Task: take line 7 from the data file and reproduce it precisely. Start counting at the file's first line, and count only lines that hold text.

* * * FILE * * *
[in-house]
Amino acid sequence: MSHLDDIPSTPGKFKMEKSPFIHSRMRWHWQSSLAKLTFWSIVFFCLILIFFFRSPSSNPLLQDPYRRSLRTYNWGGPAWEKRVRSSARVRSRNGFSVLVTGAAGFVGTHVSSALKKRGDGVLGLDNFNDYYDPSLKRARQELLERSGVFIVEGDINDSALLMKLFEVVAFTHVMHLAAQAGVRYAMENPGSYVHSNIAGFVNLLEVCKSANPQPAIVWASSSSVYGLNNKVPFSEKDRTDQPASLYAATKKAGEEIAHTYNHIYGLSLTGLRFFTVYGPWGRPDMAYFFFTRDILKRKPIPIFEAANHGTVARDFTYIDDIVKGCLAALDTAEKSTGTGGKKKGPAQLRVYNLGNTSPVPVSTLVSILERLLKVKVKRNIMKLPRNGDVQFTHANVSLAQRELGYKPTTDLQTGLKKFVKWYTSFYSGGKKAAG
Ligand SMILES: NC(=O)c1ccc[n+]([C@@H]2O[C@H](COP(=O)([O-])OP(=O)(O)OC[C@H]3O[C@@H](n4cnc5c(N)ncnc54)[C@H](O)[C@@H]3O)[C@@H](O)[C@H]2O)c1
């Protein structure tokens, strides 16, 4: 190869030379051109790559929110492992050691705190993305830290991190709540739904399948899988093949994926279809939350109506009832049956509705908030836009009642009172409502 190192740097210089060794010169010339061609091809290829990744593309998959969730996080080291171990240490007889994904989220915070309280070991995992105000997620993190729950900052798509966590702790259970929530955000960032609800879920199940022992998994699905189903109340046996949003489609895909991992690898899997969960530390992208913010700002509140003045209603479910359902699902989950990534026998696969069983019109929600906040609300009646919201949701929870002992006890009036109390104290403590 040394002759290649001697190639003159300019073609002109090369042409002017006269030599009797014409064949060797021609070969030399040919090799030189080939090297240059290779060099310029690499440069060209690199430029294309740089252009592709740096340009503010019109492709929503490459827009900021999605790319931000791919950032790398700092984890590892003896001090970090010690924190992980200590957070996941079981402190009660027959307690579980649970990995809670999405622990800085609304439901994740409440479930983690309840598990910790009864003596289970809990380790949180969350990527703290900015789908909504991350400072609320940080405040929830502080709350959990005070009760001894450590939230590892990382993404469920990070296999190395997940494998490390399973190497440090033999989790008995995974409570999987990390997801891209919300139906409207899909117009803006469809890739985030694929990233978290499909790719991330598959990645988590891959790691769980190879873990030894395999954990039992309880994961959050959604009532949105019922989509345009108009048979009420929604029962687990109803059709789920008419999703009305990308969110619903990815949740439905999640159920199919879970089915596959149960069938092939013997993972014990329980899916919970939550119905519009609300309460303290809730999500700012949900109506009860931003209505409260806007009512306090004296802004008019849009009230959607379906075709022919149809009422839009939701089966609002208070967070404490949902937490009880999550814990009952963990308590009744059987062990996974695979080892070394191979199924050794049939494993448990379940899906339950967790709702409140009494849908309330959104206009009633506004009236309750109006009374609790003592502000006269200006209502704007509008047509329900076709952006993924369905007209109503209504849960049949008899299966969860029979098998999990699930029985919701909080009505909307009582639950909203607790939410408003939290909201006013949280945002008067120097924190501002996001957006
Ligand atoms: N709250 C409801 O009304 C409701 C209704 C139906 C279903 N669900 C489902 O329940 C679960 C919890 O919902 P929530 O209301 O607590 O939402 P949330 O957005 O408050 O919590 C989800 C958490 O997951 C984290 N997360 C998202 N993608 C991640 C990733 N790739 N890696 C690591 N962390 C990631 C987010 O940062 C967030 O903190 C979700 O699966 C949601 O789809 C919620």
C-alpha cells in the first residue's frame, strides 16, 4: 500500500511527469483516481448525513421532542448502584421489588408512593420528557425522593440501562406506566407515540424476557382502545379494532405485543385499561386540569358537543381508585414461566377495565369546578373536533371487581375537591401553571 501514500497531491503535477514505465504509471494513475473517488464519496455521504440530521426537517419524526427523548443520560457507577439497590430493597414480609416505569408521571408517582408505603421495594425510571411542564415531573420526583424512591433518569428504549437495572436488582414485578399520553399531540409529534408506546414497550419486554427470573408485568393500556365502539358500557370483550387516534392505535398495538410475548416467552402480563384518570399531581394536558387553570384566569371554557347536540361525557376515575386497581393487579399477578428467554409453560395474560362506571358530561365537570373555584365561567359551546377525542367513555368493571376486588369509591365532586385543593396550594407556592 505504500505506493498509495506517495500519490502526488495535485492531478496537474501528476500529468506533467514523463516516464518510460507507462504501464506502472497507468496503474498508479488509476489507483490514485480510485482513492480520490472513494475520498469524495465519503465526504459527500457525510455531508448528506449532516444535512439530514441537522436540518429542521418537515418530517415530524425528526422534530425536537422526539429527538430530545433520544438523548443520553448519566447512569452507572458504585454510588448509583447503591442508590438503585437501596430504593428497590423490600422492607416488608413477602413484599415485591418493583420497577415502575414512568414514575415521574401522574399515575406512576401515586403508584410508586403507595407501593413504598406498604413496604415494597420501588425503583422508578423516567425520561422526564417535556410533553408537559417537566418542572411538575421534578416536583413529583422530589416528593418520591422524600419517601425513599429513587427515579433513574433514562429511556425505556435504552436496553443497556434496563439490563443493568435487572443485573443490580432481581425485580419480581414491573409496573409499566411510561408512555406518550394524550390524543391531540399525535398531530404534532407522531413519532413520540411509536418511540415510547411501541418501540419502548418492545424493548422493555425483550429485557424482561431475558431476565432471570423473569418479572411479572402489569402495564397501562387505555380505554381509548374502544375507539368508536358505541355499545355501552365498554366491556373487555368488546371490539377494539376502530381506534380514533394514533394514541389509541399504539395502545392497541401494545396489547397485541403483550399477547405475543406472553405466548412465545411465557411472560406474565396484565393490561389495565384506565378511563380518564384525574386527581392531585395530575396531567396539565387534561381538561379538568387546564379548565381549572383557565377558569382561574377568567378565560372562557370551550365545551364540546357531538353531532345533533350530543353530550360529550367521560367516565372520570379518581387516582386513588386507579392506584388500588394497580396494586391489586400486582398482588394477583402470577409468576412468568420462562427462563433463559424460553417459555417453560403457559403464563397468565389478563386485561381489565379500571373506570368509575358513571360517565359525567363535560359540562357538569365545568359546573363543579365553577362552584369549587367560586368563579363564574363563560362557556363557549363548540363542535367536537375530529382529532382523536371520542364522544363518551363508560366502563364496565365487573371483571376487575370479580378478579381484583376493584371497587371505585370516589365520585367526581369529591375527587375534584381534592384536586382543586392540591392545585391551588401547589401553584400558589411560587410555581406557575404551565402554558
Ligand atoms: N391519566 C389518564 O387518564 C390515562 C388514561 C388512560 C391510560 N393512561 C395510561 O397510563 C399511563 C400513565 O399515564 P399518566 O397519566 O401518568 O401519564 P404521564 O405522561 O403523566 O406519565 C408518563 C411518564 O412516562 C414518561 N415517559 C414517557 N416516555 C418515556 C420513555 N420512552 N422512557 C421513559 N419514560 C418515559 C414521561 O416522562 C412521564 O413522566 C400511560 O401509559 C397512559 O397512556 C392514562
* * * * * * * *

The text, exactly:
Ligand atoms: N391519566 C389518564 O387518564 C390515562 C388514561 C388512560 C391510560 N393512561 C395510561 O397510563 C399511563 C400513565 O399515564 P399518566 O397519566 O401518568 O401519564 P404521564 O405522561 O403523566 O406519565 C408518563 C411518564 O412516562 C414518561 N415517559 C414517557 N416516555 C418515556 C420513555 N420512552 N422512557 C421513559 N419514560 C418515559 C414521561 O416522562 C412521564 O413522566 C400511560 O401509559 C397512559 O397512556 C392514562